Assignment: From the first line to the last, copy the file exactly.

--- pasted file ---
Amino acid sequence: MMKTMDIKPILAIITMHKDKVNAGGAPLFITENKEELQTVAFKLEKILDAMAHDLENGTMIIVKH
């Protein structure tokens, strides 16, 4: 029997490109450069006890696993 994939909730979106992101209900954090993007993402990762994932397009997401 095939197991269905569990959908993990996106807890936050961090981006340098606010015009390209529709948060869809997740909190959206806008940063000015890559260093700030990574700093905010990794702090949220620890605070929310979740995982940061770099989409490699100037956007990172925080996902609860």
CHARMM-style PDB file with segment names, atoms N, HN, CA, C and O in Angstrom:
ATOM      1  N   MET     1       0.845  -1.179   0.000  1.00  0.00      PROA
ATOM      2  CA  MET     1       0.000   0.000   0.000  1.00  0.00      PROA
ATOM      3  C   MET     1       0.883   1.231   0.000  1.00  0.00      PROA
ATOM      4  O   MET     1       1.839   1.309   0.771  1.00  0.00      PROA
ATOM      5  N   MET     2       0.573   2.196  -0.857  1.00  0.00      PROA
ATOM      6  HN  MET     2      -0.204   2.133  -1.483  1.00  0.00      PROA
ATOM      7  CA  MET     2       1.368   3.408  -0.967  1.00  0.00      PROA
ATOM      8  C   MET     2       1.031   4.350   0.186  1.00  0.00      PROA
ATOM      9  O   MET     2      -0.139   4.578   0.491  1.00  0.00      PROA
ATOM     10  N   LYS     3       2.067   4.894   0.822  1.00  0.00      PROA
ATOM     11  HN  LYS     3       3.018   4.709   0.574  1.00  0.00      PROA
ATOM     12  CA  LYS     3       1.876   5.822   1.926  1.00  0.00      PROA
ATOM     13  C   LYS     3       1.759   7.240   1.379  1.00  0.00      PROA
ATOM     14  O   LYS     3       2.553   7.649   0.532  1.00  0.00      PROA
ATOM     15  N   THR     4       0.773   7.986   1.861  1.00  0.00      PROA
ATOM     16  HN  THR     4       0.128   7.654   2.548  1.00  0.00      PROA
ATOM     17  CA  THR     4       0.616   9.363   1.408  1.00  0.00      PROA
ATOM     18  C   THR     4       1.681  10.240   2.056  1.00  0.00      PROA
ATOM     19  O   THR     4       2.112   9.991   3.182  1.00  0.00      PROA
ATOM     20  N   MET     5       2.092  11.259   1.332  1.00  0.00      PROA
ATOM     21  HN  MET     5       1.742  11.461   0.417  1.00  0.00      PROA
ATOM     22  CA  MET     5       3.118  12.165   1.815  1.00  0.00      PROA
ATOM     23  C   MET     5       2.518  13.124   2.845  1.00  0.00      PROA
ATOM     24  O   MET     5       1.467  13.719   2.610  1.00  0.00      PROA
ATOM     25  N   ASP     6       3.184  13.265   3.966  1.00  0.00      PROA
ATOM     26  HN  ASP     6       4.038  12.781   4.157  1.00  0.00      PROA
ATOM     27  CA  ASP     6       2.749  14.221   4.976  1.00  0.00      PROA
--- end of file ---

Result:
Amino acid sequence: MMKTMDIKPILAIITMHKDKVNAGGAPLFITENKEELQTVAFKLEKILDAMAHDLENGTMIIVKH
């Protein structure tokens, strides 16, 4: 029997490109450069006890696993 994939909730979106992101209900954090993007993402990762994932397009997401 095939197991269905569990959908993990996106807890936050961090981006340098606010015009390209529709948060869809997740909190959206806008940063000015890559260093700030990574700093905010990794702090949220620890605070929310979740995982940061770099989409490699100037956007990172925080996902609860």
CHARMM-style PDB file with segment names, atoms N, HN, CA, C and O in Angstrom:
ATOM      1  N   MET     1       0.845  -1.179   0.000  1.00  0.00      PROA
ATOM      2  CA  MET     1       0.000   0.000   0.000  1.00  0.00      PROA
ATOM      3  C   MET     1       0.883   1.231   0.000  1.00  0.00      PROA
ATOM      4  O   MET     1       1.839   1.309   0.771  1.00  0.00      PROA
ATOM      5  N   MET     2       0.573   2.196  -0.857  1.00  0.00      PROA
ATOM      6  HN  MET     2      -0.204   2.133  -1.483  1.00  0.00      PROA
ATOM      7  CA  MET     2       1.368   3.408  -0.967  1.00  0.00      PROA
ATOM      8  C   MET     2       1.031   4.350   0.186  1.00  0.00      PROA
ATOM      9  O   MET     2      -0.139   4.578   0.491  1.00  0.00      PROA
ATOM     10  N   LYS     3       2.067   4.894   0.822  1.00  0.00      PROA
ATOM     11  HN  LYS     3       3.018   4.709   0.574  1.00  0.00      PROA
ATOM     12  CA  LYS     3       1.876   5.822   1.926  1.00  0.00      PROA
ATOM     13  C   LYS     3       1.759   7.240   1.379  1.00  0.00      PROA
ATOM     14  O   LYS     3       2.553   7.649   0.532  1.00  0.00      PROA
ATOM     15  N   THR     4       0.773   7.986   1.861  1.00  0.00      PROA
ATOM     16  HN  THR     4       0.128   7.654   2.548  1.00  0.00      PROA
ATOM     17  CA  THR     4       0.616   9.363   1.408  1.00  0.00      PROA
ATOM     18  C   THR     4       1.681  10.240   2.056  1.00  0.00      PROA
ATOM     19  O   THR     4       2.112   9.991   3.182  1.00  0.00      PROA
ATOM     20  N   MET     5       2.092  11.259   1.332  1.00  0.00      PROA
ATOM     21  HN  MET     5       1.742  11.461   0.417  1.00  0.00      PROA
ATOM     22  CA  MET     5       3.118  12.165   1.815  1.00  0.00      PROA
ATOM     23  C   MET     5       2.518  13.124   2.845  1.00  0.00      PROA
ATOM     24  O   MET     5       1.467  13.719   2.610  1.00  0.00      PROA
ATOM     25  N   ASP     6       3.184  13.265   3.966  1.00  0.00      PROA
ATOM     26  HN  ASP     6       4.038  12.781   4.157  1.00  0.00      PROA
ATOM     27  CA  ASP     6       2.749  14.221   4.976  1.00  0.00      PROA